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- Red Hat Enterprise Linux
I know, judging by several threads I read on the Fedora mailing lists, this question likely invokes religion, but, since I'm in the process of helping our build team come up with standards for our soon to go to production RHEL 6 deployments, I'm feel compelled to ask, any way.
Prior to my current job, much of my UNIX work was done on Solaris based systems. As such, I was used to the /tmp mountpoint being a tmpfs filesystem rather than a "real" filesystem. Prior to the forthcoming RHEL 6 deployment, my current employer's use of RHEL was complimentary to Solaris - it's use was a beneficial side-effect of trying to push everything onto ESX and Oracle's bone-headed decision to effectively discontinue Solaris x86.
The RHEL 5-based standard build that was put together by prior engineers used /tmp as a "real" filesystem (ext3 on an appropriately sized LVM volume). I know that Linux has had the capability to support /tmp on tmpfs for quite some time. I know that some distros have even flirted with making that their standard (Fedora 18 being one of them, judging by the gnashing of teeth on one of the relevant discussion groups). So, what I'm looking for are two things:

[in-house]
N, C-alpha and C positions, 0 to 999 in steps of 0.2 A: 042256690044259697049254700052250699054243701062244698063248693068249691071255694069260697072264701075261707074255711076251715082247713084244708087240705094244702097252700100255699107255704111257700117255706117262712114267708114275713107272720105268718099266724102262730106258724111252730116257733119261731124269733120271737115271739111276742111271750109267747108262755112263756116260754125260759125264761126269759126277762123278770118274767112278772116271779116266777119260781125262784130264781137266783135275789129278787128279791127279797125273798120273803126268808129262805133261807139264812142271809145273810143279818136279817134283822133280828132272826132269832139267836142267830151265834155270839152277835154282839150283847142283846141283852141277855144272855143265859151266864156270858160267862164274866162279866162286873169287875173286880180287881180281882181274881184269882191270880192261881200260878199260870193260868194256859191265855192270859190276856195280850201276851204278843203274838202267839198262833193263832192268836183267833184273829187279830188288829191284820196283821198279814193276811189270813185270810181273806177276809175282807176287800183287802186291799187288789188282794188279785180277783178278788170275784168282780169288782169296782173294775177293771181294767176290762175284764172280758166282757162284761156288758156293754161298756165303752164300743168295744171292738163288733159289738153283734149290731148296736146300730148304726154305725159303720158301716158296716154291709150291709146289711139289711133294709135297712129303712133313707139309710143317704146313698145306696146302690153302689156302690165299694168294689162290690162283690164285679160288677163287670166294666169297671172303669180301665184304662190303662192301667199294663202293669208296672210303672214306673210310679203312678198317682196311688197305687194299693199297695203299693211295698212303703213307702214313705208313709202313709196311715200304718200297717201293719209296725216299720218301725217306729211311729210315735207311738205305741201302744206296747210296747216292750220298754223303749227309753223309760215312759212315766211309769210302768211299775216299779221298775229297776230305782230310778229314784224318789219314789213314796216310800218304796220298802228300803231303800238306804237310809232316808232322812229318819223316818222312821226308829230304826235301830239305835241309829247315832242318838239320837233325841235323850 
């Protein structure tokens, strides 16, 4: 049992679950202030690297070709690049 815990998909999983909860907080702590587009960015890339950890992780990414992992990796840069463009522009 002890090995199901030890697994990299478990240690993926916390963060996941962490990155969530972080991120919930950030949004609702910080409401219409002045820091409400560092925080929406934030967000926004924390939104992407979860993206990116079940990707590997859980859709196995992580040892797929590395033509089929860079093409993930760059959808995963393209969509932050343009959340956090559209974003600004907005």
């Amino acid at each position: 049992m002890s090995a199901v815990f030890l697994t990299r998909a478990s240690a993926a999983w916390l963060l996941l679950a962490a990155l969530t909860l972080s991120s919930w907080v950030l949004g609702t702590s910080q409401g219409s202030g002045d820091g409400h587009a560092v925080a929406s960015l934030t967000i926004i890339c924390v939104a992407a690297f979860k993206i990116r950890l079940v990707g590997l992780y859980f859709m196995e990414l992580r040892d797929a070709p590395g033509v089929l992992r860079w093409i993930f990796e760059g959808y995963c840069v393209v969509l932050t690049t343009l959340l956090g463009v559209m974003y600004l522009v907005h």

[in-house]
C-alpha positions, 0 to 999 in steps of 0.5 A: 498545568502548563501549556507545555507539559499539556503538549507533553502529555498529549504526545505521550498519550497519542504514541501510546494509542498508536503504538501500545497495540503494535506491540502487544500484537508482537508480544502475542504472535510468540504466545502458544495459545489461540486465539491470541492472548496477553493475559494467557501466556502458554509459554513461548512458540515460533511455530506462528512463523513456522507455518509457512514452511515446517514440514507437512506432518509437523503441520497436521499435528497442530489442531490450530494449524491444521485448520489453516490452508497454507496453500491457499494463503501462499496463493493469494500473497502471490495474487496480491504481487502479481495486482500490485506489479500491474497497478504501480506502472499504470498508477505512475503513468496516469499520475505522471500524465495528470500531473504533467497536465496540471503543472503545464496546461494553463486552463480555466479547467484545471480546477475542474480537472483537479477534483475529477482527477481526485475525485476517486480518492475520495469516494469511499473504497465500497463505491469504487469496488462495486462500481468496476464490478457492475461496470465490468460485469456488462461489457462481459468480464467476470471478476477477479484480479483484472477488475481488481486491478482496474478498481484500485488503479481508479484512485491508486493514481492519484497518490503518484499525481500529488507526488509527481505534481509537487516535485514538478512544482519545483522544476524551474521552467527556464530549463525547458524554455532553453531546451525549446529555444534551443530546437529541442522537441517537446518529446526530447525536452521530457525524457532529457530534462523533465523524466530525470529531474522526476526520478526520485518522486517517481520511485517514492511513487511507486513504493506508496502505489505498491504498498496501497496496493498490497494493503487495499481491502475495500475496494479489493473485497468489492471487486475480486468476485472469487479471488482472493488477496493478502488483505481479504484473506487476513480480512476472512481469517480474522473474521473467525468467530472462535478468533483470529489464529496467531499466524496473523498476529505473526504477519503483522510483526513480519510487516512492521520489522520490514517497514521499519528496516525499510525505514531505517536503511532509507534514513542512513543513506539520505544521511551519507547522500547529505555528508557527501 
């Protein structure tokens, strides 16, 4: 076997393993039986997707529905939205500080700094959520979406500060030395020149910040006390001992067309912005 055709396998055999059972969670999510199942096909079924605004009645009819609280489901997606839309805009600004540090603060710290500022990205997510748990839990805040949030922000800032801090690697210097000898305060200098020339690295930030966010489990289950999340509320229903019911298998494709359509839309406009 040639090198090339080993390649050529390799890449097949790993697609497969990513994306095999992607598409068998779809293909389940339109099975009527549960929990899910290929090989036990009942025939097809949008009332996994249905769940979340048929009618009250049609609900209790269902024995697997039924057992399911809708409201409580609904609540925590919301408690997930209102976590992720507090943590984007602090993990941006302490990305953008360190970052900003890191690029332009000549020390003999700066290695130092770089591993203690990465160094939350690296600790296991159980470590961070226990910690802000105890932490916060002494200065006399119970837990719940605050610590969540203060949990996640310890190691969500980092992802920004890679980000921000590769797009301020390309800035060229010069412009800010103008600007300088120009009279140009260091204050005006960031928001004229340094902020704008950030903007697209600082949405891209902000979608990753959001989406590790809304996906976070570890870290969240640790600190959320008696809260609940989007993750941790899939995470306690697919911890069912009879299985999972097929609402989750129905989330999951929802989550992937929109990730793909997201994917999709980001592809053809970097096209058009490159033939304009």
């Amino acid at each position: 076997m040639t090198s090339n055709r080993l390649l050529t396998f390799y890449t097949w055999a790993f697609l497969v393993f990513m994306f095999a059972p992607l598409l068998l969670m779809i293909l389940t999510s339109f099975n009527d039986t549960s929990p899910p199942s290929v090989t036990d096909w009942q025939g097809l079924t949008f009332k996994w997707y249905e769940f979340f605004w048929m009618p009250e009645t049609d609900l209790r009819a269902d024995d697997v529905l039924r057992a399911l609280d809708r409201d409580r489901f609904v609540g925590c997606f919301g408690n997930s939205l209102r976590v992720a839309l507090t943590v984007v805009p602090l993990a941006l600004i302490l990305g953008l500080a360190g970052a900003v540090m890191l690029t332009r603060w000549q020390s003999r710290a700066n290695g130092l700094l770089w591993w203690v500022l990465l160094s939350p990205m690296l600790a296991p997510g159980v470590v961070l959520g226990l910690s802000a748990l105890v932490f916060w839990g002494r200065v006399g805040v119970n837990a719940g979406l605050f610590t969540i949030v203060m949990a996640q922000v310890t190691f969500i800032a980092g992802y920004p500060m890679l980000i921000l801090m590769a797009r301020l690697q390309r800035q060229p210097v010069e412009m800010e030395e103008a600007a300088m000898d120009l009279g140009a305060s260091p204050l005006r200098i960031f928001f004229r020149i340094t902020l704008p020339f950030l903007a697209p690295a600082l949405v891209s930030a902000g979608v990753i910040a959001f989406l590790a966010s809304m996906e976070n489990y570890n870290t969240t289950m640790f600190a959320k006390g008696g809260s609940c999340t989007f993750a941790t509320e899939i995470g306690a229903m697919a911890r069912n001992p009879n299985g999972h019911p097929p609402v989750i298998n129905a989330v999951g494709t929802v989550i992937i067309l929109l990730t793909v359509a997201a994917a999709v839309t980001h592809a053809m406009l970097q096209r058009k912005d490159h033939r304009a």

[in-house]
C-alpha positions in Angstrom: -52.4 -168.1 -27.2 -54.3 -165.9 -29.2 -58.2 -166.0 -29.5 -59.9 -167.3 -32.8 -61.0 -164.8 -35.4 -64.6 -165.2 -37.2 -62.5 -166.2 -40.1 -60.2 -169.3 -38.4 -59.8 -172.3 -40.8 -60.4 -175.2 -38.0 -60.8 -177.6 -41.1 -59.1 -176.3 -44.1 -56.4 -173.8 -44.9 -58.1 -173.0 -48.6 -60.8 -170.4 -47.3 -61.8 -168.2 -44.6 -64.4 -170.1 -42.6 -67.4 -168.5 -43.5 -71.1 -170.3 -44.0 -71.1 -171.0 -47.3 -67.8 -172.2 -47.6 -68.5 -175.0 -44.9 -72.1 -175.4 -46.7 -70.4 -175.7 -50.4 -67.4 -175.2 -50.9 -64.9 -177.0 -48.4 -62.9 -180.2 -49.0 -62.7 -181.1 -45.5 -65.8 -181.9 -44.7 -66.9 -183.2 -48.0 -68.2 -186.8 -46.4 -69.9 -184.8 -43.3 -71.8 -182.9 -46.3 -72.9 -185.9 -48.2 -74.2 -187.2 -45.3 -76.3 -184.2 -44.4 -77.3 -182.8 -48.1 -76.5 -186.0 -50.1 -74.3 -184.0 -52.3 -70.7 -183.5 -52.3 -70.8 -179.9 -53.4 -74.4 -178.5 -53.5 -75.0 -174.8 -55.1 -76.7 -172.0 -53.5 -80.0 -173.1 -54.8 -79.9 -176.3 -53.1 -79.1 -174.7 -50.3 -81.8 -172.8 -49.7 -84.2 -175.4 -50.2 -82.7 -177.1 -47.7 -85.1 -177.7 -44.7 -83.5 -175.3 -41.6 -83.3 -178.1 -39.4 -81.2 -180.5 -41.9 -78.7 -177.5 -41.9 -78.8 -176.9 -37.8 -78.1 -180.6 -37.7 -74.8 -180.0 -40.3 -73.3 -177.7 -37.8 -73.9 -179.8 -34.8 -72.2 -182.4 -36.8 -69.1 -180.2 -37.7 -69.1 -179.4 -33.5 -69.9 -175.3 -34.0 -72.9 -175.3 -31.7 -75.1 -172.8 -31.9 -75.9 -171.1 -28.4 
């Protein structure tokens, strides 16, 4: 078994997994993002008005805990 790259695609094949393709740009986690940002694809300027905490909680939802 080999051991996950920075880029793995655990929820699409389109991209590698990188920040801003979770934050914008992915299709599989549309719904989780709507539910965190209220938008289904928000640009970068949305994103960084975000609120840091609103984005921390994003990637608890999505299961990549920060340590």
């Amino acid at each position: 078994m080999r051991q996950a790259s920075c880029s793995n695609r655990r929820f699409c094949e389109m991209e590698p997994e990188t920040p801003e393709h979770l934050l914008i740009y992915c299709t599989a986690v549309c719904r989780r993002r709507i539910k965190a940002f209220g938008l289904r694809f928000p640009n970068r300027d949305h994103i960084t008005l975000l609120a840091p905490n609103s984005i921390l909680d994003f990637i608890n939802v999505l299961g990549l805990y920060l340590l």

- Why would(n't) I want our RHEL 6 builds to switch to the more Solaris-y /tmp on tmpfs - especially in ESX-hosted environments where disk-contention is likely to be of greater concern than memory-shortage
- How would I convert my KickStarts to set up /tmp as tmpfs rather than as a real filesystem? Can it be done in the main sequence-block of the KickStart configuration or would I need to do it as a %post operation (and any gotchas/ordering-issues in doing so)?